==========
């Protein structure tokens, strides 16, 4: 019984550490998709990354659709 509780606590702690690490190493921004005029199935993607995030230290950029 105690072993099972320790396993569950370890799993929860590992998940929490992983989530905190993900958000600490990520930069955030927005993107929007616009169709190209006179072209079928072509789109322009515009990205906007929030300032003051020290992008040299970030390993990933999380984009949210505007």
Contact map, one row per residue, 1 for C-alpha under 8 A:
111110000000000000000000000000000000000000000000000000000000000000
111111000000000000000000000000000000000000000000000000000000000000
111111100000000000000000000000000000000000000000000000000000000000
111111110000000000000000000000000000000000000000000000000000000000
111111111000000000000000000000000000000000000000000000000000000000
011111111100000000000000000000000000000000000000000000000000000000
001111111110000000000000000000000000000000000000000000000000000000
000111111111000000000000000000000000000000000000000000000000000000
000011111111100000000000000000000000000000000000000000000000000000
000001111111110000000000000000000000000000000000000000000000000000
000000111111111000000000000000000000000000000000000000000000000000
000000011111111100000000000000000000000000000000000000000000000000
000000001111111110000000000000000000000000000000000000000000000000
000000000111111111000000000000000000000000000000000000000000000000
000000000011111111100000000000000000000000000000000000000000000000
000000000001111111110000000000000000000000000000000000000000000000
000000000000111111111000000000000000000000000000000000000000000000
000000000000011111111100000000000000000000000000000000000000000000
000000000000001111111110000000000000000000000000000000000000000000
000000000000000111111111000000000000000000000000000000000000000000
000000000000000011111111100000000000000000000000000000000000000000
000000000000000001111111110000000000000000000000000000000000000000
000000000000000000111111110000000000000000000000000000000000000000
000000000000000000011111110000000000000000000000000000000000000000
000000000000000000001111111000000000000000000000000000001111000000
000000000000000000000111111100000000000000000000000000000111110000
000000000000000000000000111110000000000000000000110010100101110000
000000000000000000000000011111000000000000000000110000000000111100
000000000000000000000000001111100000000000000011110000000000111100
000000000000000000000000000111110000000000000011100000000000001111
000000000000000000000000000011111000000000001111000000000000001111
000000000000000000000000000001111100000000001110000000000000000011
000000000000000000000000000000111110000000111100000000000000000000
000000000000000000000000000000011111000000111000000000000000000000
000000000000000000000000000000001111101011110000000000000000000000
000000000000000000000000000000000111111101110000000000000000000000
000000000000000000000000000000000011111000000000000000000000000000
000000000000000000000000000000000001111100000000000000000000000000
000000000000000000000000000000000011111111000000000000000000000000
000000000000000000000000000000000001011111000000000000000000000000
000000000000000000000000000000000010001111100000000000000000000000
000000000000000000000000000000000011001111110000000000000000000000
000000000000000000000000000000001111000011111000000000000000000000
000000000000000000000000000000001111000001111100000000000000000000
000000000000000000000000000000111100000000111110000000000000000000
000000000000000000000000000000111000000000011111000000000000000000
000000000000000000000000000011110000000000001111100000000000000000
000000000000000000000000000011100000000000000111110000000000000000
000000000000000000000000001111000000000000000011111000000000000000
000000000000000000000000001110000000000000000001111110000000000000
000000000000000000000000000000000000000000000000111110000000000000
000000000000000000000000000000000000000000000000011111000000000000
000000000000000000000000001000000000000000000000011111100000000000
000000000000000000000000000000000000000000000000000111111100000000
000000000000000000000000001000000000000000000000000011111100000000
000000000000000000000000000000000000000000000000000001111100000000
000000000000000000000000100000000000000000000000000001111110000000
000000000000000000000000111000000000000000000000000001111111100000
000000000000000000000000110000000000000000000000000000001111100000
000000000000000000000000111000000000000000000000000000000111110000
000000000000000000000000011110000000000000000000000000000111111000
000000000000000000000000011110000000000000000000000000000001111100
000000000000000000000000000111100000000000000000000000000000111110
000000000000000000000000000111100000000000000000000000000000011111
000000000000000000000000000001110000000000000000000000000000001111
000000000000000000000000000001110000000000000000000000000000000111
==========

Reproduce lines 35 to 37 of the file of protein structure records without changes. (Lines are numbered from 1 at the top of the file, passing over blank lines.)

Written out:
000000000000000000000000000000111110000000111100000000000000000000
000000000000000000000000000000011111000000111000000000000000000000
000000000000000000000000000000001111101011110000000000000000000000